Tuesday, December 20

The Spirit of Search, Past, Present and Future

Spirits don't just come in the Christmas variety to visit holiday Scrooges. They also come in the form of users past, present, and future. And this is the time of year that search engines are heralding in the Spirit of Search Present. For example, today Google announced its take on the "interesting" search movers and shakers of 2005. Many of the other major search engines (with the notable exception of MSN) are doing the same. Here is a quick round-up:

  • Google zeitgeist 2005 -- A selective look at the 'interesting' queries of 2005. It is organized into categories: World Affairs, Nature, Movies, Celebrities, and Phenomena. There is no "top queries" list. The top gainers of 2005 are: MySpace, Ares, Baidu, and Wikipedia.
  • Yahoo! 2005 Top Searches -- Top queries include: Britney, 50 Cent, and Cartoon Network.
  • Lycos Top 100 of 2005 -- Paris Hilton, Pamela, and Britney top the list.
  • AOL's 2005 Year in Review -- The most popular: lottery, horoscopes, and tattoos.
Lycos' Daily Report and the Yahoo Buzz Index both have interesting features on the holiday season. Look at the queries. So, what do people want for Christmas?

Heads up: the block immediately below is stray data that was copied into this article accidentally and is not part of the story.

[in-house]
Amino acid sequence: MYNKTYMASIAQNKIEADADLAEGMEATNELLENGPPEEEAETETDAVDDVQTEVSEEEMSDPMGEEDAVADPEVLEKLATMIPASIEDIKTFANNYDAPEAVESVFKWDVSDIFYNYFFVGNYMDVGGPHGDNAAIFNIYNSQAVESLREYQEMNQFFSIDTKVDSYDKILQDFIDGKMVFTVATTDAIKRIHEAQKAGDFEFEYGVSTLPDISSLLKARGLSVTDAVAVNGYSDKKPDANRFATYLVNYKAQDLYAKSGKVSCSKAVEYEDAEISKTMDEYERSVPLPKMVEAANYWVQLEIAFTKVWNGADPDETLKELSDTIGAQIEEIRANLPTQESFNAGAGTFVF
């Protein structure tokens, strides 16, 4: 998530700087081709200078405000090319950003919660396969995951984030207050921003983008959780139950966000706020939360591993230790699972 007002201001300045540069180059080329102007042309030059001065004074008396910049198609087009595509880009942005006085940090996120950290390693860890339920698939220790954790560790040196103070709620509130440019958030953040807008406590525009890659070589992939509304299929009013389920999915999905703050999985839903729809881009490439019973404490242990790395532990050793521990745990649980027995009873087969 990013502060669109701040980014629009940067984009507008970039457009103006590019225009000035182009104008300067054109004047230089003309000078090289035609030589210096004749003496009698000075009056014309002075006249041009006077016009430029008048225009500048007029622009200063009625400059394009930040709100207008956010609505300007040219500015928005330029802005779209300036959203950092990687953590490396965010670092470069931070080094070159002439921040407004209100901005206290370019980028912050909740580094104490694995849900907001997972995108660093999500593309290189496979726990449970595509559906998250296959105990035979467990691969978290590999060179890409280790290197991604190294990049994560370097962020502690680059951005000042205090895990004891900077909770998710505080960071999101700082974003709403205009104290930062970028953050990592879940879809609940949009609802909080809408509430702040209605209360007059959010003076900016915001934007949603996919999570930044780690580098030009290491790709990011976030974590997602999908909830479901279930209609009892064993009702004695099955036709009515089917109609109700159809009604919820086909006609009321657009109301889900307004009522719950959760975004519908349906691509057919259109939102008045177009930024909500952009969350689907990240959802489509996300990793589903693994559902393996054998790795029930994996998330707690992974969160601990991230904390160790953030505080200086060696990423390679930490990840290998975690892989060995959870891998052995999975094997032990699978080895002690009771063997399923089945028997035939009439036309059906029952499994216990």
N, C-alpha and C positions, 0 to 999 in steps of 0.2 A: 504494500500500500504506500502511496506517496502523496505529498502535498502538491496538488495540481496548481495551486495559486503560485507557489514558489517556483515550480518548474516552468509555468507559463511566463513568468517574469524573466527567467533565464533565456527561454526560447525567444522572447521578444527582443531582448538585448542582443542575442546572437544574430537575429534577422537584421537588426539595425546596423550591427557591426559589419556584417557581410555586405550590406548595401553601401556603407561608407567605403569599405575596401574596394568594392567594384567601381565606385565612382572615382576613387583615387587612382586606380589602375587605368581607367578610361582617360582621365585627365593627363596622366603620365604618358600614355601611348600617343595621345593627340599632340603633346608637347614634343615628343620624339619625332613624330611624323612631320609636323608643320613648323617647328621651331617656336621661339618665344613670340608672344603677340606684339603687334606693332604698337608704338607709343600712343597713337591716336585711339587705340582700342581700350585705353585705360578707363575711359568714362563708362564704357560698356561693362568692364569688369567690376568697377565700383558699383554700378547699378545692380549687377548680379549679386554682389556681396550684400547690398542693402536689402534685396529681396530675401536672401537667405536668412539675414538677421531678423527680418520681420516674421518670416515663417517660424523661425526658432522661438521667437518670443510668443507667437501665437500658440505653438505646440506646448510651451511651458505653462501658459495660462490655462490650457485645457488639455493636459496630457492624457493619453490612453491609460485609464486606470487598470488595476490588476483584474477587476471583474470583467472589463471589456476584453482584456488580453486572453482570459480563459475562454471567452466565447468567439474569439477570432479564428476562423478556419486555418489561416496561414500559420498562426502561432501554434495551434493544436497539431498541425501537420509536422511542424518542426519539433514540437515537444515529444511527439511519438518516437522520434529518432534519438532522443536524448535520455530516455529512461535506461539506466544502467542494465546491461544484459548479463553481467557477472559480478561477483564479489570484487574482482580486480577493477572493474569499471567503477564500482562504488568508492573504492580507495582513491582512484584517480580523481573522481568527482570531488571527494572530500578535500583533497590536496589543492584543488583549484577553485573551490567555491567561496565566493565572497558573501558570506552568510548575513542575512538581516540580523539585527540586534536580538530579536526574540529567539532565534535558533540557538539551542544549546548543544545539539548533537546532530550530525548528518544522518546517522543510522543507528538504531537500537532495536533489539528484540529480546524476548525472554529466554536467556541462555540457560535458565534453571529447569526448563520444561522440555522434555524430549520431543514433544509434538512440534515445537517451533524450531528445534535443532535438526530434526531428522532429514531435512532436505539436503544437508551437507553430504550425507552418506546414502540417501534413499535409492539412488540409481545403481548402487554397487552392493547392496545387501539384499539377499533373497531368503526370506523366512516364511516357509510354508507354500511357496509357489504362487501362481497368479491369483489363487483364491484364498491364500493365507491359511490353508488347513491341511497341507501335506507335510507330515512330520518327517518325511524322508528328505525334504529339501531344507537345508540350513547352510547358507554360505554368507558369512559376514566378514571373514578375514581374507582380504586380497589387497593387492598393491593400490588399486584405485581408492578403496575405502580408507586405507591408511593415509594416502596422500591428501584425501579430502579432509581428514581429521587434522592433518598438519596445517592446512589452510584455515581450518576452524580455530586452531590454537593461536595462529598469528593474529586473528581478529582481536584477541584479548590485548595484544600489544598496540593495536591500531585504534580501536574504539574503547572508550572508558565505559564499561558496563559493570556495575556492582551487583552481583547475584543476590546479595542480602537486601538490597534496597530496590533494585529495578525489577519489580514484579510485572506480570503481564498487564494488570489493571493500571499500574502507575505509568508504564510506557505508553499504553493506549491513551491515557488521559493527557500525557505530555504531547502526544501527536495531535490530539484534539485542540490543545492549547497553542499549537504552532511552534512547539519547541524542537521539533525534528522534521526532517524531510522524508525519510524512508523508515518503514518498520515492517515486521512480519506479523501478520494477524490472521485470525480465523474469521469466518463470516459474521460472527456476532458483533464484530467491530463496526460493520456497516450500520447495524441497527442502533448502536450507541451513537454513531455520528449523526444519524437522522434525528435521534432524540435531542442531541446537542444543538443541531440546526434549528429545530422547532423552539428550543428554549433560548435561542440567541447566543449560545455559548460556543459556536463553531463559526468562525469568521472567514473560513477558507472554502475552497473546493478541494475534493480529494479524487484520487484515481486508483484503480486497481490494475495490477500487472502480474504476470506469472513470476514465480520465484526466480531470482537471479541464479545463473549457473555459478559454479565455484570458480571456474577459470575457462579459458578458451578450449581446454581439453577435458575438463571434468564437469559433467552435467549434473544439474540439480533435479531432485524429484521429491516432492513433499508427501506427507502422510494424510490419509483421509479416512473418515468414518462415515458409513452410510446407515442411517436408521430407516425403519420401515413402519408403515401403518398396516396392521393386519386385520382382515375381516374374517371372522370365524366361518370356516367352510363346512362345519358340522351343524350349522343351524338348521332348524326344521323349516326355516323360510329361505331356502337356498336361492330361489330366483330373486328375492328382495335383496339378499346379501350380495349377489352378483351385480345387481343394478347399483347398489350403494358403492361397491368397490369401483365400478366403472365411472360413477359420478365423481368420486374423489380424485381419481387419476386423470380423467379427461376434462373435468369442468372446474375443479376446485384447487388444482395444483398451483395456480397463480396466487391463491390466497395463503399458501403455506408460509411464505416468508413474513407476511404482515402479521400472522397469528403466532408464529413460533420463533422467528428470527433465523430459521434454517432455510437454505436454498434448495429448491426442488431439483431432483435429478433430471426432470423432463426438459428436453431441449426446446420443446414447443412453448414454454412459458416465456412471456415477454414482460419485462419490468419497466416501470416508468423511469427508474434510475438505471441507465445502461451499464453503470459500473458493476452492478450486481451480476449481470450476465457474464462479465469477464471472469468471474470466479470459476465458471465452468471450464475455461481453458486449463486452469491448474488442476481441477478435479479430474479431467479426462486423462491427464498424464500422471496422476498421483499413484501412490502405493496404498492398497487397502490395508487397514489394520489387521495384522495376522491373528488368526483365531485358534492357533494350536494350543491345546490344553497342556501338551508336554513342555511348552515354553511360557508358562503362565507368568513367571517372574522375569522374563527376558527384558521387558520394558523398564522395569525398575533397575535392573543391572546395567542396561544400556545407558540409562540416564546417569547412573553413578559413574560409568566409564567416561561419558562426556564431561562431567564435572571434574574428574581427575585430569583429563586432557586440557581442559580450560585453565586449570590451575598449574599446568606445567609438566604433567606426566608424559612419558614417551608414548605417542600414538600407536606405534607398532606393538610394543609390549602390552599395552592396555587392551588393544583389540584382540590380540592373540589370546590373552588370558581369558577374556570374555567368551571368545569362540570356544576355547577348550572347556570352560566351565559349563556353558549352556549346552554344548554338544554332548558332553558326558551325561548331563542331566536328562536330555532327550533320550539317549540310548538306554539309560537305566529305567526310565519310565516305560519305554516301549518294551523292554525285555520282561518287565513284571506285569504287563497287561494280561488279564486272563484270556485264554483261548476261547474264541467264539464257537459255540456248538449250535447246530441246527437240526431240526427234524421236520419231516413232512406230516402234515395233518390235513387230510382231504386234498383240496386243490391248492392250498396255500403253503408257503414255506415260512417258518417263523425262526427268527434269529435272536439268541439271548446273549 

• MP3 Players -- specifically the Ipod (Nano, Video, Shuffle, Mini, etc...)
  • Sony PSP
  • XBox 360
  • Laptops
However, search terms have greater meaning beyond telling the latest fads in pop culture and what to buy your nephew for Christmas.

Search terms are fascinating things -- they represent the Spirit of User Intent. John Battelle has a lot to say about user queries and the power of user intent on his blog and in his very interesting book, The Search. Personally, I find queries absolutely fascinating. I would really like to spend some more time researching their deltas from season to season and year to year across the major engines (although a detailed analysis is impossible because much of the data is private, of course).